In general people think that anyone who from much practice has acquired a certain facility in the usual keys and commonplace passage-work is a Virtuoso. But, dear reader, he is not; he is only someone who makes a living from this instrument, not a Virtuoso; since for this is required a thorough knowledge of music, which he must possess and be able to apply, so that he does not just parrot other people's conventional ideas, but can produce new and artful idioms even in the remotest keys. This has a marvellous and exquisite effect, especially on the flute. However it is seldom if ever to be heard on this instrument, because on a one-keyed flute it cannot be done.

Überhaupt glaubt man, daß der, der sich durch vieles Üben einige Fertigkeit in den gewöhnlichen Tonarten und alltäglichen Passagen erworben hat, eine Virtuose sey. Allein, mein Lieber, das ist er nicht, er is nur einer, der Profession von diesem Instrumente macht, aber kein Virtuos; denn dazu gehöret eine weitläufige Kenntniß in der Music, die er besitzen und anwenden können muß, damit er nicht nur andern ihre alltägliche Gedanken nachbeten darf, sondern neue und kïnstliche Wendungen auch in den entfernsten Tonarten hervorbringen könne. Dieß macht vorzüglich auf der Flöte eine herrliche und vorterffliche Wirkung. Allein man höret es auf diesem Instrumente selten oder gar nicht, weil es auf einer Flöte mit einer Klappe nicht möglich zu machen ist.

Mozart and intonation

At the same time as Tromlitz was developing a flute that made Quantz's tuning system so much more practically achievable, Wolfgang Amadeus Mozart (1756-1791) was teaching the same theoretical framework to an English composition pupil in Vienna. Thomas Attwood's lessons in theory and thorough-bass took place from 1785 to about the beginning of 1787. Among the details in Attwood's notes that are written in Mozart's hand are chromatic scales with enharmonic equivalents showing large and small semitones, and the sizes of intervals as the sum of whole tones and differently-sized semitones. Mozart himself made corrections to other material that appears in Attwood's hand, which John Hind Chesnut discussed in an important article in 1977.16 Chesnut concluded that Mozart taught Attwood the same rules of tonality and intonation as the ones in practical manuals for performance by Tosi, Quantz, Leopold Mozart, Tromlitz, and others. He concluded: "Modern intonation practice is not appropriate if our goal is to play Mozart's music as he himself wanted it played."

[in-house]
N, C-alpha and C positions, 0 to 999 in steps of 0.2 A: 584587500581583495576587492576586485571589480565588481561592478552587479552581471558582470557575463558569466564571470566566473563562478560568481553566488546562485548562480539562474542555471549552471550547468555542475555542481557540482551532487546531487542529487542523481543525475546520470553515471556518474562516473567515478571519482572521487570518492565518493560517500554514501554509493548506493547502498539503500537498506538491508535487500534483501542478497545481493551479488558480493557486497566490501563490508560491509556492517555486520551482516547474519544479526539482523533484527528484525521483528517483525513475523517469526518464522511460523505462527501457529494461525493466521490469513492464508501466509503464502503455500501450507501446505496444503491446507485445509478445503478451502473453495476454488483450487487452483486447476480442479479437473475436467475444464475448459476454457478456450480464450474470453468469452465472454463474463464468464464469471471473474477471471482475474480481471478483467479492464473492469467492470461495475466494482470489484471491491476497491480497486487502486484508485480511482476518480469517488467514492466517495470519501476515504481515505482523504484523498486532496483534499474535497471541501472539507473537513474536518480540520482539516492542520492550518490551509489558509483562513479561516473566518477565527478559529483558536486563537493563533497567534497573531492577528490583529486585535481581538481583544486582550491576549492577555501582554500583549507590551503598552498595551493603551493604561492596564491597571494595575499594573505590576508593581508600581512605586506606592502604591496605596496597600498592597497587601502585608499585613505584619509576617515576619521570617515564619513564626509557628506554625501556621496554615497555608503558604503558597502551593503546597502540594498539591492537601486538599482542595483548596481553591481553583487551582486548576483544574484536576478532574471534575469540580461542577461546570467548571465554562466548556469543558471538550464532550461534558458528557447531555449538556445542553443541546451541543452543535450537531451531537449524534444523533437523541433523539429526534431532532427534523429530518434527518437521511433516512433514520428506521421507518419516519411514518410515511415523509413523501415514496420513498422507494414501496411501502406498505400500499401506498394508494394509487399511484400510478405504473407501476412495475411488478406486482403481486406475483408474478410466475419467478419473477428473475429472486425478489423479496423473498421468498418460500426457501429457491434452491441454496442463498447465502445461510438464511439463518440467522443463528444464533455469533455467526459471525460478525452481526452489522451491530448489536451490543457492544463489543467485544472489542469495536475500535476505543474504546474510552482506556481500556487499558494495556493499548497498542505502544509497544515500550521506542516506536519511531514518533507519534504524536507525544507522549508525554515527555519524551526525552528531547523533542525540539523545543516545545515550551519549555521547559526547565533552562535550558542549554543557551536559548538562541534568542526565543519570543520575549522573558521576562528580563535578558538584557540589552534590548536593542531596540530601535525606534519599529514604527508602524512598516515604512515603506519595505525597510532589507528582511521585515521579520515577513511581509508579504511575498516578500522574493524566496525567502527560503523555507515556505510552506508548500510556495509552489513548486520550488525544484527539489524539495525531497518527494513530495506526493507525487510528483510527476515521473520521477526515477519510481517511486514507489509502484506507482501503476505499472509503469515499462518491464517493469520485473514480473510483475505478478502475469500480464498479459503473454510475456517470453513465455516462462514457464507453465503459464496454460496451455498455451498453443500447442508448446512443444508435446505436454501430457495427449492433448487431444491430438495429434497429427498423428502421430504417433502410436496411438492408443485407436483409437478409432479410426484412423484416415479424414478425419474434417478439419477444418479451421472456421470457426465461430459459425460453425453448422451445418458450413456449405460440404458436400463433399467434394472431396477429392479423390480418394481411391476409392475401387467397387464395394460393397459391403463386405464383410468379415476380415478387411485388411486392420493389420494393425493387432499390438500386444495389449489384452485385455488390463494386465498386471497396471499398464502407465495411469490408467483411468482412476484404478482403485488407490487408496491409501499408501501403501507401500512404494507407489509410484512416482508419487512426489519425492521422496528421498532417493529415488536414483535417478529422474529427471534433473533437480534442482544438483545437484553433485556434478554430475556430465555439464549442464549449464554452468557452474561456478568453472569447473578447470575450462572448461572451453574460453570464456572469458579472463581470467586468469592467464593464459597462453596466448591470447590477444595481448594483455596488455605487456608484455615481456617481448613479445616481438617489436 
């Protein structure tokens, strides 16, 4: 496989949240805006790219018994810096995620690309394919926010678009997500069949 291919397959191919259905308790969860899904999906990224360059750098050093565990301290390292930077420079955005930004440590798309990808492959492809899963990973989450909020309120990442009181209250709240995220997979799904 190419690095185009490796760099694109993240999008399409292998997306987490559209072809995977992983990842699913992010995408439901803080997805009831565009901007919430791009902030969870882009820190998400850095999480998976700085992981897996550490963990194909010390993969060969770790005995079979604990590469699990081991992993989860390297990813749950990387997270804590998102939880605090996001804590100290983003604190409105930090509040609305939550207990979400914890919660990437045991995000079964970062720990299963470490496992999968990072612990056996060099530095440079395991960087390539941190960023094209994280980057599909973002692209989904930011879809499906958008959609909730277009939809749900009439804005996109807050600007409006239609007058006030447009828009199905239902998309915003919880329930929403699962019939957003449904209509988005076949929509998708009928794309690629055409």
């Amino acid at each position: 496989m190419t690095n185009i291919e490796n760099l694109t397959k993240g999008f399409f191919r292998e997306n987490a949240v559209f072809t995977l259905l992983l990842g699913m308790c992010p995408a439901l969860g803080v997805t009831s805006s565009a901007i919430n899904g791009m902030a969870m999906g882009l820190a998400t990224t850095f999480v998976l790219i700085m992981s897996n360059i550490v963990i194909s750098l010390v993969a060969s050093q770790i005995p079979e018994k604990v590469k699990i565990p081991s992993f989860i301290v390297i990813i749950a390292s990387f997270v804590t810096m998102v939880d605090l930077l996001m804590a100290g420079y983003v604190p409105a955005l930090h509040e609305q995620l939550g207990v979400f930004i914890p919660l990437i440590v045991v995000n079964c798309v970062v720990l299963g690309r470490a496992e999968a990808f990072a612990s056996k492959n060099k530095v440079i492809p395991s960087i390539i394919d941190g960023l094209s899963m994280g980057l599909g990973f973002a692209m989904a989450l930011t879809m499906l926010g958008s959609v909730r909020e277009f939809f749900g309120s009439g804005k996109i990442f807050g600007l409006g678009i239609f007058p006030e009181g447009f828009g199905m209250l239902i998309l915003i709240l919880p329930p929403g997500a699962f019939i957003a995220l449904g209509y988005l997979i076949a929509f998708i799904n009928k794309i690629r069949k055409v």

With the Tromlitz flute in hand, we can put Chesnut's conclusion to the test. A chromatic scale played with Tromlitz's fingerings sounds very different from the smooth, homogenized sequence of intervals we are accustomed to hearing. And passages containing the kind of chromaticism Mozart uses to paint melodies and enhance their features seems much stronger and more challenging when interpreted as Mozart imagined them compared to the comparitively bland effect when played with equal-sized semitones. In ensemble music the contrast between concords that sound perfectly in tune and discords that sound jarring greatly increases the tonal pull of the music as well as its dramatic power. W.A. Mathieu wrote that even when listening to Mozart on a good day, the ear gets tired and restless in twelve-tone equal temperament. Indeed, playing Mozart's music according to his own specifications as to intonation practice can have a dramatic result on its expressive quality.

Example 1

Example 1